Dr. Robert Rosenheck, who has worked extensively within the Department of Veterans Affairs, describes off-label use in the VA as "quite high." "The rules around truth-in-marketing have allowed drug companies to publish scientific articles saying various things," he says. "They can hand out articles that encourage doctors to believe things the FDA does not approve."
The DOD could fix the problem by banning off-label prescribing, but it won't. "Off-label use of psychotropic medications is common, legal, and within the standard of care," says Capt. Michael Colston, M.D., in an email. The Institute of Medicine, a branch of the National Academy of Sciences, which advises the federal government, sees it differently. "If airline travel were like health care," its panel wrote, "each pilot would be free to design his or her own preflight safety check, or not to perform one at all."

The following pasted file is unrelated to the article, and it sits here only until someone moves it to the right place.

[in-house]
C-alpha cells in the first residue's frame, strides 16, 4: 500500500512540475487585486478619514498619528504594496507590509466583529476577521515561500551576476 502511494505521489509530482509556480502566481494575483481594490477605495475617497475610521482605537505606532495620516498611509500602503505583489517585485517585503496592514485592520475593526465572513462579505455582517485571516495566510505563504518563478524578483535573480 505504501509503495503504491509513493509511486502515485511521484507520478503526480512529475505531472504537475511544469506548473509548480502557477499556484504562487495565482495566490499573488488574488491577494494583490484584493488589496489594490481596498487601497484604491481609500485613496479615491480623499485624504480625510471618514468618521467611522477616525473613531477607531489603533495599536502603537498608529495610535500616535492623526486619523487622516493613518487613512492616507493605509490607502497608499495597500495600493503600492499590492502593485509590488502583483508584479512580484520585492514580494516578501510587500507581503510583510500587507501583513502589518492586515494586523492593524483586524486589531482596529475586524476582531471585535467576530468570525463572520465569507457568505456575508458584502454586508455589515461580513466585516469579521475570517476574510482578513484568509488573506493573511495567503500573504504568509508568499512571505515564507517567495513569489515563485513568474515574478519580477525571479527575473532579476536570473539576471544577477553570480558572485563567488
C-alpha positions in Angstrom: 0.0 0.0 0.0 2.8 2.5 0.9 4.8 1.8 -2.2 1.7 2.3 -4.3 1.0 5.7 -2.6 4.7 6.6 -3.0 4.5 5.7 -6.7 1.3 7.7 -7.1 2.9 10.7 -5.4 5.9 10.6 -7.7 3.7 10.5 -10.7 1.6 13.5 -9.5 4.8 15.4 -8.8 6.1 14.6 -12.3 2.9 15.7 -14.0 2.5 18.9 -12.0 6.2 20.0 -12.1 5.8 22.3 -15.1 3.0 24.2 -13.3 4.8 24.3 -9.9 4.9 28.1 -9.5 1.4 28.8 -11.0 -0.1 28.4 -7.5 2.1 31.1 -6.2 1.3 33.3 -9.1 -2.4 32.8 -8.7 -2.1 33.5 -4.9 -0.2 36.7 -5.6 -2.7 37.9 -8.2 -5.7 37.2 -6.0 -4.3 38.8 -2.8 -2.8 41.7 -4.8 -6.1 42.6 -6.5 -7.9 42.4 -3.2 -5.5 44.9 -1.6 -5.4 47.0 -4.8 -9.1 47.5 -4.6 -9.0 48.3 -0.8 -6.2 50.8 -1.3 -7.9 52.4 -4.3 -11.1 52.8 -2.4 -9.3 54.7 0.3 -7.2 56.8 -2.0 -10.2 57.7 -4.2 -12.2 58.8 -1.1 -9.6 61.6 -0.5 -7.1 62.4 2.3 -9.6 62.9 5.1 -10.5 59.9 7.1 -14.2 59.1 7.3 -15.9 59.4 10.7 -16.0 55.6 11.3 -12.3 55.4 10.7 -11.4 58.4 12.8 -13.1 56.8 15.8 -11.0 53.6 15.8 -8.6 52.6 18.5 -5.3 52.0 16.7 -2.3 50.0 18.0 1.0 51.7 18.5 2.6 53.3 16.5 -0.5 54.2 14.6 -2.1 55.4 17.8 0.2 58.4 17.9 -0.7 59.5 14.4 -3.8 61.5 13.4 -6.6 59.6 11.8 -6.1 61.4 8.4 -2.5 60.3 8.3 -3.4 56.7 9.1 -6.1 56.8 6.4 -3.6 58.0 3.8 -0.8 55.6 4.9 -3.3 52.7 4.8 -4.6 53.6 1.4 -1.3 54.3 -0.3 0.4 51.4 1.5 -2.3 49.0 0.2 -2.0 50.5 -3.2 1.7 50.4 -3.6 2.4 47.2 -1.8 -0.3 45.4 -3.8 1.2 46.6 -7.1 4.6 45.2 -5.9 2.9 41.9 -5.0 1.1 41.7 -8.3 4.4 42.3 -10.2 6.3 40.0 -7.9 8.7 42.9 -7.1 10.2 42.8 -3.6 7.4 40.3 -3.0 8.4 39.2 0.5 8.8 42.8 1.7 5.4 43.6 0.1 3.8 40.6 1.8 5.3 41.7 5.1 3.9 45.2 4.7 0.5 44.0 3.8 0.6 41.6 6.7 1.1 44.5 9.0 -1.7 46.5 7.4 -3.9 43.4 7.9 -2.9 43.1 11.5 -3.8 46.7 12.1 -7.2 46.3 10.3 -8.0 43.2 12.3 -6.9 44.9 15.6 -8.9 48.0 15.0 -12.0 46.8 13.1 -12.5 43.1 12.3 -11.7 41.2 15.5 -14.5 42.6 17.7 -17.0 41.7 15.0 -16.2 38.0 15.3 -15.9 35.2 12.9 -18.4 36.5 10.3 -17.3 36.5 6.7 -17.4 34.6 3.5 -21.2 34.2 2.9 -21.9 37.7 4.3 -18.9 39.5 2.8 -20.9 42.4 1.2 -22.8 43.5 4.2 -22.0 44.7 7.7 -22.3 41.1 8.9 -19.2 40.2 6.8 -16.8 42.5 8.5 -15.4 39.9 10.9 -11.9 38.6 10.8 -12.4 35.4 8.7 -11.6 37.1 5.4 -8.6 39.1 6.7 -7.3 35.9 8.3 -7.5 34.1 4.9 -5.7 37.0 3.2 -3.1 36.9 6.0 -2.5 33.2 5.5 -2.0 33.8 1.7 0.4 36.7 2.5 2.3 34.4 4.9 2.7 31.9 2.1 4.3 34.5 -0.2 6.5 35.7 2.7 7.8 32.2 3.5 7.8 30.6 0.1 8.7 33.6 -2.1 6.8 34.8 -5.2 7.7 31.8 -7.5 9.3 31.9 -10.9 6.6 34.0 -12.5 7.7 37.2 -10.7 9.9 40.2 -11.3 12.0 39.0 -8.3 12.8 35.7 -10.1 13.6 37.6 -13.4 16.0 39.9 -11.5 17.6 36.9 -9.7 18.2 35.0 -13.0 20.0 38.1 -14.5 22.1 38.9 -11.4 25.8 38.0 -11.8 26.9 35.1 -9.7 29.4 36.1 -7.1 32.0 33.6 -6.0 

Andrew Trotto is now off every one of the drugs he was once prescribed by military and VA doctors. He went off the pills in 2011, with the help of cannabis and an aid dog, and is even planning on going back to school. He hit the gym and lost the 40 pounds he'd gained, but he can't lose the other effects of war: the ringing in his ears, the traumatic brain and back injuries. But, he says, "I can wake up in the morning and not be a total zombie. There are no more suicidal or homicidal ideations. I still have my problems with PTSD – anger issues, nightmares, and flashbacks. But I am able to deal with them and control them a lot better than I could while on the medication." His time in uniform and its aftermath have left him bitter about the military and the drug industry. "I do everything holistic now. I calm myself by sitting in the sauna. I will not go to a doctor and take the pills."